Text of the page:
What’s your vision for Sprive and how do you plan to change how people manage their mortgages?
Our focus is helping people be mortgage free as fast as possible. The market today is full of lenders, comparison sites and brokers who are only interested in helping you switch mortgage deals so they can profit from you. At Sprive, we wanted to build a more holistic product that is geared up to you paying the least amount of interest possible on your mortgage.
We want to do this in a number of different ways using smart technology. First, is to help homeowners chip away at their mortgage, hassle free. You’ll be amazed to how much interest you can save by putting a couple of extra pounds a day towards your mortgage. Secondly, we want to help homeowners improve their financial position to increase their chances of unlocking cheaper deals when they re-mortgage. This includes things like improving your credit score, reducing your loan to value (LTV) and adjusting your spending behaviour. Finally, we want to connect them to our FCA approved advisors to make sure they are always on the best mortgage deal.
With over 3 million people in the UK expected to have a mortgage past retirement and also half of homeowners making mortgage overpayments with no guidance, I think there is a lot of people out there that we can help.
Advice and reflections
What guidance would you give people looking to be mortgage free as soon as possible?
I would make sure you are comfortable paying your minimum monthly mortgage payments and would first focus on paying off more expensive debts such as credit card debt. Once you’ve done that, you’re in a good starting position to attack your mortgage. Managing your spending effectively is super important and chipping away regularly makes a huge difference. The other big things are selecting the right type of mortgage product and getting the cheapest deal possible. I personally like 2 year products that allow you to make unlimited repayments. Offset mortgages are also great for people that can build up a decent amount of savings over time.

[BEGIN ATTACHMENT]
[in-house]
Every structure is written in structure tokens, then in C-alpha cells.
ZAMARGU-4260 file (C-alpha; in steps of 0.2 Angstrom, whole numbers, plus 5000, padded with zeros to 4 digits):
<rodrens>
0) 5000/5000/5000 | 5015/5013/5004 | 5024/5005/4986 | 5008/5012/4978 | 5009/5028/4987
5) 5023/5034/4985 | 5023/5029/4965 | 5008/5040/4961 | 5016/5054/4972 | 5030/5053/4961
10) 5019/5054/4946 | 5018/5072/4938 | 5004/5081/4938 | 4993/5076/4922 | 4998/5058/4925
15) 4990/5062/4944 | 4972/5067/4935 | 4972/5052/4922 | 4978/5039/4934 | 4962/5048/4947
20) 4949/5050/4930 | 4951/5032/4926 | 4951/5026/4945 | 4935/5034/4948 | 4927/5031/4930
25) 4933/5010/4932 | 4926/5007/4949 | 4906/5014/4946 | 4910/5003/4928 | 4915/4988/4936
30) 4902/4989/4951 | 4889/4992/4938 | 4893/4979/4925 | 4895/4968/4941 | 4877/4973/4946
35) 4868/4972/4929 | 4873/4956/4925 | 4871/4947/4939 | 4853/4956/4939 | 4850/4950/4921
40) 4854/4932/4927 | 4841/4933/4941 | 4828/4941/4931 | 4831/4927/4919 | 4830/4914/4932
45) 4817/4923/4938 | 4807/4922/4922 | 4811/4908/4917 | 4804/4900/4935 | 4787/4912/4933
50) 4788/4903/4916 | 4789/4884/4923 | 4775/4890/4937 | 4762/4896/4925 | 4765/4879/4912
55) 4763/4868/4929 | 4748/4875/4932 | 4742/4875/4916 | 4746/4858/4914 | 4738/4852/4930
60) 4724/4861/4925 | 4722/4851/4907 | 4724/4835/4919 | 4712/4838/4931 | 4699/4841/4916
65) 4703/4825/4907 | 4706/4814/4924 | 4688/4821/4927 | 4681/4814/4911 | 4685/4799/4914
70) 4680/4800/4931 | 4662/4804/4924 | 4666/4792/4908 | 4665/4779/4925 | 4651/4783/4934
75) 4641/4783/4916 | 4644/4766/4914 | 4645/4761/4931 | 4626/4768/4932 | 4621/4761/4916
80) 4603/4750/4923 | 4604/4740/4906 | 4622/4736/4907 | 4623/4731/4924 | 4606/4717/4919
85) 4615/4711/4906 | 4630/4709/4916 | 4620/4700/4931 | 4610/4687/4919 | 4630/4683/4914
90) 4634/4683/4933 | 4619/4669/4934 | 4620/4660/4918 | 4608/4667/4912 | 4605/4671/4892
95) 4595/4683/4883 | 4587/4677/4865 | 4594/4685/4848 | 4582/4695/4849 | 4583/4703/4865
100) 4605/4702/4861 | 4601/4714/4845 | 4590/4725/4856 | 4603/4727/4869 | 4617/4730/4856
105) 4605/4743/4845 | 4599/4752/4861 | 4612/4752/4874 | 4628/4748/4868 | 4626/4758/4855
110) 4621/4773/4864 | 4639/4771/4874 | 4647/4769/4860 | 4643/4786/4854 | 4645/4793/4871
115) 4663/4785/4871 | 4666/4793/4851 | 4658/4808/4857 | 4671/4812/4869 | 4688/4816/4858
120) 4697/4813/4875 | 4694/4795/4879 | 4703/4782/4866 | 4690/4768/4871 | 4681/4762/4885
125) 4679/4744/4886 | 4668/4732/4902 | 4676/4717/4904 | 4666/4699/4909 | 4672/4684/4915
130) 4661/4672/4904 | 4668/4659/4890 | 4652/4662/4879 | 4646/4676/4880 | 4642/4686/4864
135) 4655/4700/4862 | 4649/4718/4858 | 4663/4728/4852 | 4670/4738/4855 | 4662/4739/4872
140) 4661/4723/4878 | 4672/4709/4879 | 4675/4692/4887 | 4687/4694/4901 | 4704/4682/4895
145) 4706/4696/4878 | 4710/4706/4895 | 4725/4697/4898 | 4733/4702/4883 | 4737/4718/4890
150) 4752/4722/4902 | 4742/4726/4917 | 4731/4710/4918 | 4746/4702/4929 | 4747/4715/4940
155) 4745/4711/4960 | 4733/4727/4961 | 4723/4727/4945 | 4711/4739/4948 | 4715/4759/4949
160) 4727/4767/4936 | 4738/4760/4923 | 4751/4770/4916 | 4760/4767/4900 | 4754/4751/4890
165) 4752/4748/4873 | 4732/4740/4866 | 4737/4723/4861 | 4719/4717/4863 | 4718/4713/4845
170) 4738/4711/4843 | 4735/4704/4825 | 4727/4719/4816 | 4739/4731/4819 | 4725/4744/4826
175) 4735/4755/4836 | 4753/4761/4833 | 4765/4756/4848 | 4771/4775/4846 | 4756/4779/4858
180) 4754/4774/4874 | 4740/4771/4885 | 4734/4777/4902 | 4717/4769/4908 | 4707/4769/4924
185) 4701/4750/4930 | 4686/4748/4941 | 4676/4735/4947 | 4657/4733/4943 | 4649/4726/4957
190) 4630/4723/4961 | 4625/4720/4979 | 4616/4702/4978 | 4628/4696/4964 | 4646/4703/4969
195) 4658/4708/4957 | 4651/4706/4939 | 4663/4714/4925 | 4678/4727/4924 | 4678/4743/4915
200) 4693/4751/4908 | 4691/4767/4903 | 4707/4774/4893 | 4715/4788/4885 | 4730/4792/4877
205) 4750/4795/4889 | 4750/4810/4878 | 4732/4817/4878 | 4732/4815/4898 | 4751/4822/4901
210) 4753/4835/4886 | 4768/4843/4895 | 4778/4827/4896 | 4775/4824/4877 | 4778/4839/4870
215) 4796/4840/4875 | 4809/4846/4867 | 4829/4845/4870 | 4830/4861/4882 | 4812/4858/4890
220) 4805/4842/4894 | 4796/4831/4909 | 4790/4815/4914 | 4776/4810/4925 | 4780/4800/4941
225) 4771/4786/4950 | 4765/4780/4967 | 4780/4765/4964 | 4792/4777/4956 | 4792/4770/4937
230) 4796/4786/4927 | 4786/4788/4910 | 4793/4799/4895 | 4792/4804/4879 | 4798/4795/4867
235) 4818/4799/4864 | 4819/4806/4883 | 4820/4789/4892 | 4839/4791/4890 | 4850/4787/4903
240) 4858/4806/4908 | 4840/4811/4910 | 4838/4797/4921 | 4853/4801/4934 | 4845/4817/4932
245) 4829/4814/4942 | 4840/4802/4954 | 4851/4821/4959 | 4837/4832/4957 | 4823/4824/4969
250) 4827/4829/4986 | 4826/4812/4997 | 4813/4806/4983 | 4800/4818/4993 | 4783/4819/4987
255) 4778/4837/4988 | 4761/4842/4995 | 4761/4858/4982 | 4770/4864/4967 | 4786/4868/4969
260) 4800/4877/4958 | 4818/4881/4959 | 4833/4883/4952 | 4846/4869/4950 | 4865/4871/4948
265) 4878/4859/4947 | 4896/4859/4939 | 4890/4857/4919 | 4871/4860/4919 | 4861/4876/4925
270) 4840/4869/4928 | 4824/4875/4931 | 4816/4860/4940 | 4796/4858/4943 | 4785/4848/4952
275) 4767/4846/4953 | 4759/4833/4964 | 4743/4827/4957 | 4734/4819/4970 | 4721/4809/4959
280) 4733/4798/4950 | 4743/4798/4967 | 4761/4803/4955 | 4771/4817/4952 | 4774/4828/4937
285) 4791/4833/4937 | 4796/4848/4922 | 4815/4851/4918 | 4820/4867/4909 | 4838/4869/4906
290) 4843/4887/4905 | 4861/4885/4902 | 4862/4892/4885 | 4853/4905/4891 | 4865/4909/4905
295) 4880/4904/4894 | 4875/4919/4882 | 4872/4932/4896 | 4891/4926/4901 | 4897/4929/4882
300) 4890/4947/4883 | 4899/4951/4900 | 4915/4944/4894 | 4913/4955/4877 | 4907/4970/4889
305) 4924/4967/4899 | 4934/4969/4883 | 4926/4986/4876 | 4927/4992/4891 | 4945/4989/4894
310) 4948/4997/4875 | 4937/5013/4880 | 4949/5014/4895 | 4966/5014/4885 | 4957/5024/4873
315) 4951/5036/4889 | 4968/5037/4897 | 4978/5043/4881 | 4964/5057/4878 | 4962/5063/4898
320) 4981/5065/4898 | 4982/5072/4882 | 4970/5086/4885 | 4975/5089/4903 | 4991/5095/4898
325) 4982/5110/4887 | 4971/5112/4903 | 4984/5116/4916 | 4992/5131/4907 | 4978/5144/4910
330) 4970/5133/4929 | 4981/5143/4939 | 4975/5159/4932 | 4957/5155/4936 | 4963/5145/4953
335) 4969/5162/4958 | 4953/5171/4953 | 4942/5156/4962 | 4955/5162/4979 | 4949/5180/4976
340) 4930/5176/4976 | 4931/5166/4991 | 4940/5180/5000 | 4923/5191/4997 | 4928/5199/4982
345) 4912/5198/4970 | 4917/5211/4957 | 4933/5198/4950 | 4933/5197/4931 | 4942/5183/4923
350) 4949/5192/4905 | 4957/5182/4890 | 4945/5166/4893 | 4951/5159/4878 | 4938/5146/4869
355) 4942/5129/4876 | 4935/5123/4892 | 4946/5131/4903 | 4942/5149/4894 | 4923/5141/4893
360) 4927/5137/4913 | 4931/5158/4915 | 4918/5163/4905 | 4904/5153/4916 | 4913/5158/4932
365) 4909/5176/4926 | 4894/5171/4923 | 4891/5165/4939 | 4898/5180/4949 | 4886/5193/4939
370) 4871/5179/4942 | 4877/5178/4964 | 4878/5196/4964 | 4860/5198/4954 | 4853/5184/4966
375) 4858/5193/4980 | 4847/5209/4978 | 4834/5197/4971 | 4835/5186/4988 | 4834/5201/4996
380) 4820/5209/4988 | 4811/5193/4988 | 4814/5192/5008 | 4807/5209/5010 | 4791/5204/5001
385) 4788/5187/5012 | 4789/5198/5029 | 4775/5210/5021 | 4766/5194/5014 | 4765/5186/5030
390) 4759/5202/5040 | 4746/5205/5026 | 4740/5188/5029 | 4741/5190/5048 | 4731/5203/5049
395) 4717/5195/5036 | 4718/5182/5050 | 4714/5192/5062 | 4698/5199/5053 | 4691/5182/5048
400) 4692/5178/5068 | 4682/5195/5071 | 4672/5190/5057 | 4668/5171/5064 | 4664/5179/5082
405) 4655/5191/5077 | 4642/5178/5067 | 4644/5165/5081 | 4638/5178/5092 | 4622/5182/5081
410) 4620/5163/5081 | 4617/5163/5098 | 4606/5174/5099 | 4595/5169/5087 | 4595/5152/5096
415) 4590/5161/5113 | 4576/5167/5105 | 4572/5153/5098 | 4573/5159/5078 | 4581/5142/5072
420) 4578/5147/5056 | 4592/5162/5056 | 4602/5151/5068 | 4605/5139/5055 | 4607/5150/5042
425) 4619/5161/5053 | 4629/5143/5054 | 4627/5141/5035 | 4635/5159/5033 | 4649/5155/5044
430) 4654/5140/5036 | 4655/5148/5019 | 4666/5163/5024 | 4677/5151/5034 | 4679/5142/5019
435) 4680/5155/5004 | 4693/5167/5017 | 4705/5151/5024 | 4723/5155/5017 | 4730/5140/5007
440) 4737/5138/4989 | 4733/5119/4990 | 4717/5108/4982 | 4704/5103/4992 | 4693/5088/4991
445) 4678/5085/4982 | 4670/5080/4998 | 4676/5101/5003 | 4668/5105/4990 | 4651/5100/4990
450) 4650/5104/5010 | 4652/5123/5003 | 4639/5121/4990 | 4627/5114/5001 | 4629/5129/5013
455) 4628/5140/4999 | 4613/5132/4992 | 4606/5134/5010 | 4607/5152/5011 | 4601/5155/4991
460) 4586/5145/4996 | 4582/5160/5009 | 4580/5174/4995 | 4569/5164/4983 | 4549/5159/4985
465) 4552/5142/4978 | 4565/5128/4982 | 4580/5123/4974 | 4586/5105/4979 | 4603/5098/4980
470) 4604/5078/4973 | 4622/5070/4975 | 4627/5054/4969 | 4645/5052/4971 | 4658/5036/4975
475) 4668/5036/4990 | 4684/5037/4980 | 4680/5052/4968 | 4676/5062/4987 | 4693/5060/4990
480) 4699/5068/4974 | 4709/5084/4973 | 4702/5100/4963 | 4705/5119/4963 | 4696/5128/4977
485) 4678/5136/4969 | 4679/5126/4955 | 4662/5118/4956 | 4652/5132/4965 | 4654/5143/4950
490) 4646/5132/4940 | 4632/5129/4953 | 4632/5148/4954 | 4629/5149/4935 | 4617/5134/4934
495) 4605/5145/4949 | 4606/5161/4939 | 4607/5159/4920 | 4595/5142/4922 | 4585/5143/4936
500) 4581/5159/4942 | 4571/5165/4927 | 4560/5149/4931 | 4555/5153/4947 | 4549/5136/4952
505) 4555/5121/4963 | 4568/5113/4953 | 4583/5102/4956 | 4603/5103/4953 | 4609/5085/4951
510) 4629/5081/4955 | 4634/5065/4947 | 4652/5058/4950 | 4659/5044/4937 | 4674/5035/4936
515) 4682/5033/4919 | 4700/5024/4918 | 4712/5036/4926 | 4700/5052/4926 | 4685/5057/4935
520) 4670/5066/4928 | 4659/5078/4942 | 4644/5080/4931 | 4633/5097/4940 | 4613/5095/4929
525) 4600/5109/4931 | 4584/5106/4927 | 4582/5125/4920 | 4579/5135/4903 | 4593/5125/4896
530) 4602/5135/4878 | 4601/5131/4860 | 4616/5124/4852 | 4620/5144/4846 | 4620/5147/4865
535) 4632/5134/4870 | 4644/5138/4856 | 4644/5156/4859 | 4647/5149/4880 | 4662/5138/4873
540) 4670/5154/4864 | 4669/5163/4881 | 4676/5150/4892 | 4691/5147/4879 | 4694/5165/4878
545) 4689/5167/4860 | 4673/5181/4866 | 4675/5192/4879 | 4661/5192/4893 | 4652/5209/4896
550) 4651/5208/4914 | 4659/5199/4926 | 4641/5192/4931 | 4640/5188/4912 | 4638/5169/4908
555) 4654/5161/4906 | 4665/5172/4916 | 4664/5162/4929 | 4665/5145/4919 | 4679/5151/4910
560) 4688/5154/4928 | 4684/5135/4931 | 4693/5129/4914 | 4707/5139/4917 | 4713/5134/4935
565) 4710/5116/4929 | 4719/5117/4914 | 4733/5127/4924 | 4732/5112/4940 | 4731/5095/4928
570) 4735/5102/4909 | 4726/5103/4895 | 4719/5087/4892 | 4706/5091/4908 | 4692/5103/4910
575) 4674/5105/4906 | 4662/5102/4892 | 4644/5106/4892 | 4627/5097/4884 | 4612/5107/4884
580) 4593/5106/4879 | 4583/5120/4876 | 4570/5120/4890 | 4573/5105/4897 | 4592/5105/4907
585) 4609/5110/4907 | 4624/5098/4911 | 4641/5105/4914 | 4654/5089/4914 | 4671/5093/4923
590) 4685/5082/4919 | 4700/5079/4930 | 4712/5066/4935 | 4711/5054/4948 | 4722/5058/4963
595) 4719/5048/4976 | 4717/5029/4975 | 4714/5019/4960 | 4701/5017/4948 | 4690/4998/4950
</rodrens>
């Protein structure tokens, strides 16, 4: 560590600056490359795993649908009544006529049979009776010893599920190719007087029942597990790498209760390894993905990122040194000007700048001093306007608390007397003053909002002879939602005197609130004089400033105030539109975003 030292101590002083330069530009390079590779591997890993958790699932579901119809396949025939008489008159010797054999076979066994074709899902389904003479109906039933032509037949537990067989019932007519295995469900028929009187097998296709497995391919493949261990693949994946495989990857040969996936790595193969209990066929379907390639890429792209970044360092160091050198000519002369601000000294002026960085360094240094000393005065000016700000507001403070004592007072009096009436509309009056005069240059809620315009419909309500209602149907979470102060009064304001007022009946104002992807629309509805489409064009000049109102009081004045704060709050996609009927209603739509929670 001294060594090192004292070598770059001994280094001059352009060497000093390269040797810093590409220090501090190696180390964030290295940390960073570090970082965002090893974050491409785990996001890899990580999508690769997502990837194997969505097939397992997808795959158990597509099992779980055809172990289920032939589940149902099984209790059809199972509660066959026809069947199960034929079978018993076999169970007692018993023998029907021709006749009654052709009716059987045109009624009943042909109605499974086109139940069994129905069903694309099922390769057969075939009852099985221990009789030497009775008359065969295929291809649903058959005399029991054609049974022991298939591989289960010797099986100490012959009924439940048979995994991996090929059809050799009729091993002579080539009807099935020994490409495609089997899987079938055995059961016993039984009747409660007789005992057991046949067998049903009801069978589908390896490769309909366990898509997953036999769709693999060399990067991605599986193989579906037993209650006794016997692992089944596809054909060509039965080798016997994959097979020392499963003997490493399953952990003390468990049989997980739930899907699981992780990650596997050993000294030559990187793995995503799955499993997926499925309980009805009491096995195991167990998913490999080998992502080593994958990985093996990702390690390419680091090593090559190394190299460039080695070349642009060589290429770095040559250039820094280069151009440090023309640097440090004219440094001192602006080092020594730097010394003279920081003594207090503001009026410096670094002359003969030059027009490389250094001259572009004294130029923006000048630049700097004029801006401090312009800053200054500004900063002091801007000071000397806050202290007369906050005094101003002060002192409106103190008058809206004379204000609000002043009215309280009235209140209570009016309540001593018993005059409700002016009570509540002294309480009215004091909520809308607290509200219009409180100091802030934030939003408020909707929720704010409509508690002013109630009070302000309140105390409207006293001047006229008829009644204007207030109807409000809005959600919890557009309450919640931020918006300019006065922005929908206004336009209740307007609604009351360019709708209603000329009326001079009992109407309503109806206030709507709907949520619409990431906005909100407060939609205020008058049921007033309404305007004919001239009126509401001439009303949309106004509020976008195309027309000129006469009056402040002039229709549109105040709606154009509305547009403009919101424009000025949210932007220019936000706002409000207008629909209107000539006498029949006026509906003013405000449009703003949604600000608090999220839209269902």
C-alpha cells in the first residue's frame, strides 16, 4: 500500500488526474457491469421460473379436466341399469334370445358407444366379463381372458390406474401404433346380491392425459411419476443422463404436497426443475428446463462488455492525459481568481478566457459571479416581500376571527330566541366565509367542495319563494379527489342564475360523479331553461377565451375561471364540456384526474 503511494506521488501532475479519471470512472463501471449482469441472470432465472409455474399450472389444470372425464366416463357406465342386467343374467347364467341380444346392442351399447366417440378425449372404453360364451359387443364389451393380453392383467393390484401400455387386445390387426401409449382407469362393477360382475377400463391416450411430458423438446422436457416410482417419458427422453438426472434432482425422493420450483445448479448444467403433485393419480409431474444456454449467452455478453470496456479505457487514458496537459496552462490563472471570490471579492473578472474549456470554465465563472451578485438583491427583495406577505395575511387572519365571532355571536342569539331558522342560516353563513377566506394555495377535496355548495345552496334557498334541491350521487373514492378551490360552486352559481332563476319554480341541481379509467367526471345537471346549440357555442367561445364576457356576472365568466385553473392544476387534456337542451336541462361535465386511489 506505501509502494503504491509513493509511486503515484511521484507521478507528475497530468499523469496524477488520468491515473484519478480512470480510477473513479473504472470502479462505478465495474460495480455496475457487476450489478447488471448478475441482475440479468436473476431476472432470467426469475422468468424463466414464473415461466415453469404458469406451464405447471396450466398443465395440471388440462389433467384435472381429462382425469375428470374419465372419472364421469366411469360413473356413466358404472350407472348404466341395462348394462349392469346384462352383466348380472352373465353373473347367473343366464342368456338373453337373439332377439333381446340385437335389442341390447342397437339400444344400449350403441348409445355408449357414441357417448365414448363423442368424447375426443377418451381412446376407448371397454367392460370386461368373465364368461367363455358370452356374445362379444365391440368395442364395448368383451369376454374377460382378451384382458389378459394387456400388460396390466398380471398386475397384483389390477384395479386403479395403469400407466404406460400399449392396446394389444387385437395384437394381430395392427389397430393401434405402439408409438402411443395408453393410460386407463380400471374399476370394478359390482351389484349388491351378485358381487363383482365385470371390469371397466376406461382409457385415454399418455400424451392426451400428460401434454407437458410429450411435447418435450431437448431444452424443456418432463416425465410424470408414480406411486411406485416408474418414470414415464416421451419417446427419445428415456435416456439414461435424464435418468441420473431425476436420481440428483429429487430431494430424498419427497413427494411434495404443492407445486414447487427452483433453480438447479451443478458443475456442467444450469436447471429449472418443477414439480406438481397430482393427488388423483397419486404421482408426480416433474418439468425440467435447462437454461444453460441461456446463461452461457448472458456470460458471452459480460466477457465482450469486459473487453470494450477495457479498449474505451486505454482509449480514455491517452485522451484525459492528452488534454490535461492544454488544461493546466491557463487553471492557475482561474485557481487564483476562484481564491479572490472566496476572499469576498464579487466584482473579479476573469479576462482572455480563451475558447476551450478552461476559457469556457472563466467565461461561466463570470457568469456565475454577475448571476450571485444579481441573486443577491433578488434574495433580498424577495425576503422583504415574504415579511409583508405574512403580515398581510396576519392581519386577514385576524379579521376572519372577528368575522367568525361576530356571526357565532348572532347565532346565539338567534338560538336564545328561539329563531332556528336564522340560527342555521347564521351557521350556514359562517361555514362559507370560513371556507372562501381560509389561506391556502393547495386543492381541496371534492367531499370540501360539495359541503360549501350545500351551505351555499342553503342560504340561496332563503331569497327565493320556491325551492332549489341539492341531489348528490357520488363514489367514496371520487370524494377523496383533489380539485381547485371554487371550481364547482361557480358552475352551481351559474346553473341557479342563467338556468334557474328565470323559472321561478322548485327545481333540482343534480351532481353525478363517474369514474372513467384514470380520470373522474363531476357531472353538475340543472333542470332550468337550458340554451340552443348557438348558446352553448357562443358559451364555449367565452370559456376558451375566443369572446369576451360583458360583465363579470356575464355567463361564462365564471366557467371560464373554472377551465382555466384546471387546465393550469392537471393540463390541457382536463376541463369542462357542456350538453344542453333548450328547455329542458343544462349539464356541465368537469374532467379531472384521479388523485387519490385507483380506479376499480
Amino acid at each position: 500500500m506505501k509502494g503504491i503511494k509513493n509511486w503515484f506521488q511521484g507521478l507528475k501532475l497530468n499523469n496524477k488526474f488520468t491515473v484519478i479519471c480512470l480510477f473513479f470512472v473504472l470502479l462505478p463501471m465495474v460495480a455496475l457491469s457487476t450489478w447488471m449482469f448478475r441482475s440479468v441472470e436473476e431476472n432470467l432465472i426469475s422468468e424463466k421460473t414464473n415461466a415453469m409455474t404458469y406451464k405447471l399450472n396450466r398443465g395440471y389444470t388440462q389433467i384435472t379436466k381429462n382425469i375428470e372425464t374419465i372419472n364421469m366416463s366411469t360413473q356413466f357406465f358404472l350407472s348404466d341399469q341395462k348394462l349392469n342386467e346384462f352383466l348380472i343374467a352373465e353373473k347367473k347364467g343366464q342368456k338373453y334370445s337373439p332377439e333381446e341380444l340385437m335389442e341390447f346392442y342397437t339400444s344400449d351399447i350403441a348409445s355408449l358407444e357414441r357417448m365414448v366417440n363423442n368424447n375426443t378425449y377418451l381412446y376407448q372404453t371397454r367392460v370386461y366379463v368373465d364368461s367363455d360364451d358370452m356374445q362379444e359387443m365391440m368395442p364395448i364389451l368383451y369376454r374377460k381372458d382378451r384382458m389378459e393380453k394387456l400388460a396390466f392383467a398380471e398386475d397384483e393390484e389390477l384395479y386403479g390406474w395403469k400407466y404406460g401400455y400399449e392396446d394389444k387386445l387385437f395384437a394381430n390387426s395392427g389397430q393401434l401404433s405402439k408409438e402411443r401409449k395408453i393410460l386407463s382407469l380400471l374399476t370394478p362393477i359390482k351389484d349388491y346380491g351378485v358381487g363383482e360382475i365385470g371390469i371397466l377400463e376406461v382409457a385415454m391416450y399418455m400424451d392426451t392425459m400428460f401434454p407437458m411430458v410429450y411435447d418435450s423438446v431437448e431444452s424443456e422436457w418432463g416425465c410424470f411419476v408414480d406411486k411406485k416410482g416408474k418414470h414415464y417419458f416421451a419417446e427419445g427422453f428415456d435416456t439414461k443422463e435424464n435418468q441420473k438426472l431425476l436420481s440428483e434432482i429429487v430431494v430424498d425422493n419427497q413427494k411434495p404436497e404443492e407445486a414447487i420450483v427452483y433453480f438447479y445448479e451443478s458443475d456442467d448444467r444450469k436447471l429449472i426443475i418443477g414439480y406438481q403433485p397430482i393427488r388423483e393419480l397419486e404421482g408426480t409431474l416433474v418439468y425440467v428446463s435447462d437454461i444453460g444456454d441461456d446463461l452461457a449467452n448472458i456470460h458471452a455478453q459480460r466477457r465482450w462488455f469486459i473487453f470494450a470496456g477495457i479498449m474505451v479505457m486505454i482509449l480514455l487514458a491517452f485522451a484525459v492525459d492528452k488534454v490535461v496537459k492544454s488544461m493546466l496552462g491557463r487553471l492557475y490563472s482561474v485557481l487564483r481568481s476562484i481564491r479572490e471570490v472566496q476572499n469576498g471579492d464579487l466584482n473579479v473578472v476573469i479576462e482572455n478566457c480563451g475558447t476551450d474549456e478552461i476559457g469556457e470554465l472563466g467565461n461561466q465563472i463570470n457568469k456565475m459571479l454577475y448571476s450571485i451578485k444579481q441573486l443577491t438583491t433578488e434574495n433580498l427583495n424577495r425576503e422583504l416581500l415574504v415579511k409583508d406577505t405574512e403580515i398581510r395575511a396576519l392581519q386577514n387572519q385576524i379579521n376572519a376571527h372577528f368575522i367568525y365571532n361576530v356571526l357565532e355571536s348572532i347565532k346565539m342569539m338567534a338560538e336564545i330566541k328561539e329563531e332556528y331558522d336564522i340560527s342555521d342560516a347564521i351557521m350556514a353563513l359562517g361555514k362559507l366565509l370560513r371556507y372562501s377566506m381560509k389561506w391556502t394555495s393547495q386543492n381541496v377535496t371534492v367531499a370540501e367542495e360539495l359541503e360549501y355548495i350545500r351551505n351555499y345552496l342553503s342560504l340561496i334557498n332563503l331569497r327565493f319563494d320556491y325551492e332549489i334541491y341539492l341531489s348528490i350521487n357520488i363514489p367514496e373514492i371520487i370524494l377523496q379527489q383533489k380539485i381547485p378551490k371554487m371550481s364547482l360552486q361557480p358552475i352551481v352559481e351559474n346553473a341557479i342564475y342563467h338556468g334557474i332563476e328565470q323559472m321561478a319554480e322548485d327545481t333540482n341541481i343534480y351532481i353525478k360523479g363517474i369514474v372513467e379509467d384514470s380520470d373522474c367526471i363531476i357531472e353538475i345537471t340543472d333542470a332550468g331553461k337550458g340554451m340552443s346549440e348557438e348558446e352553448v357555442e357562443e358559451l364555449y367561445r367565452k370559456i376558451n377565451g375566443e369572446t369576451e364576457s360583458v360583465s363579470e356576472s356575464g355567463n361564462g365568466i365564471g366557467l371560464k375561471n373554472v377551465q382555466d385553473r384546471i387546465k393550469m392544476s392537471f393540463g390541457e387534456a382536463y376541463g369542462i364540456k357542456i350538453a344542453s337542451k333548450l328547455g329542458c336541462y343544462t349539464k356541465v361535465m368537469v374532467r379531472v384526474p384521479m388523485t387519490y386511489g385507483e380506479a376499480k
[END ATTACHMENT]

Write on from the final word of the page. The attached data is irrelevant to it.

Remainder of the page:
For anyone looking to switch deals, what are your top tips to help them get it right?
If you can, I would definitely look at deals across the entire market and not just with your lender. There are over 100+ lenders out there, so there is a good chance you can get a better deal elsewhere. Also, just because you’re within your deal period doesn’t mean that you shouldn’t switch. You may find that the fees to leave early are smaller than the interest savings you will get by switching to a cheaper deal.
I would be wary of comparison sites. Whilst they are good to get an idea of what’s out there, they typically don’t tell you which deals you’re eligible for and don’t provide advice. You also have to complete the mortgage application form yourself which is a pain. I would suggest finding a reputable FCA approved advisor that doesn’t charge you any fees and is whole of market. One thing to look out for is that some brokers have a natural tendency to recommend products with lenders they know well and so may not suggest to you the cheapest deal out there for you. The only way to mitigate that risk, is to reach out a few different advisors and see what products they recommend, so you can compare.
Your background isn’t mortgages. Is there anything that surprised you, as you started to learn more about the industry?
Yes, how smart mortgage lenders are at making money. In very subtle ways, they have become very good at maximising the amount of interest they earn from homeowners. For example I was surprised to find out that the majority of my monthly mortgage payments went to paying my lender interest and not actually going towards reducing the amount I borrowed. I thought it would have been the opposite given interest rates have been relatively low over the last decade.
I also think lenders make it difficult to pay off your mortgage faster. Most lenders require you to call them before any overpayments have the desired effect. There is a lack of transparency to how you can become eligible for cheaper deals and also the whole process to switch mortgages is overly cumbersome.
Is there anything that homeowners can do to help change things for the better?
Yes, you can join us on Twitter and join the conversation. At Sprive, we're building a community of like minded people who aspire to be mortgage free as soon as possible and want to help us bring about positive change. It is going to be super important if we want things to change for the better. Whilst we’re doing everything possible to make things simpler, we are, to a certain extent, reliant on lenders making changes too.
Mortgage lenders are finding it difficult to compete on price, with interest rates being so low and therefore are finding ways to differentiate themselves. The more vocal our community is, the more influence we will have with lenders to help bring about positive change to help make it easier for all homeowners to save money on their mortgage.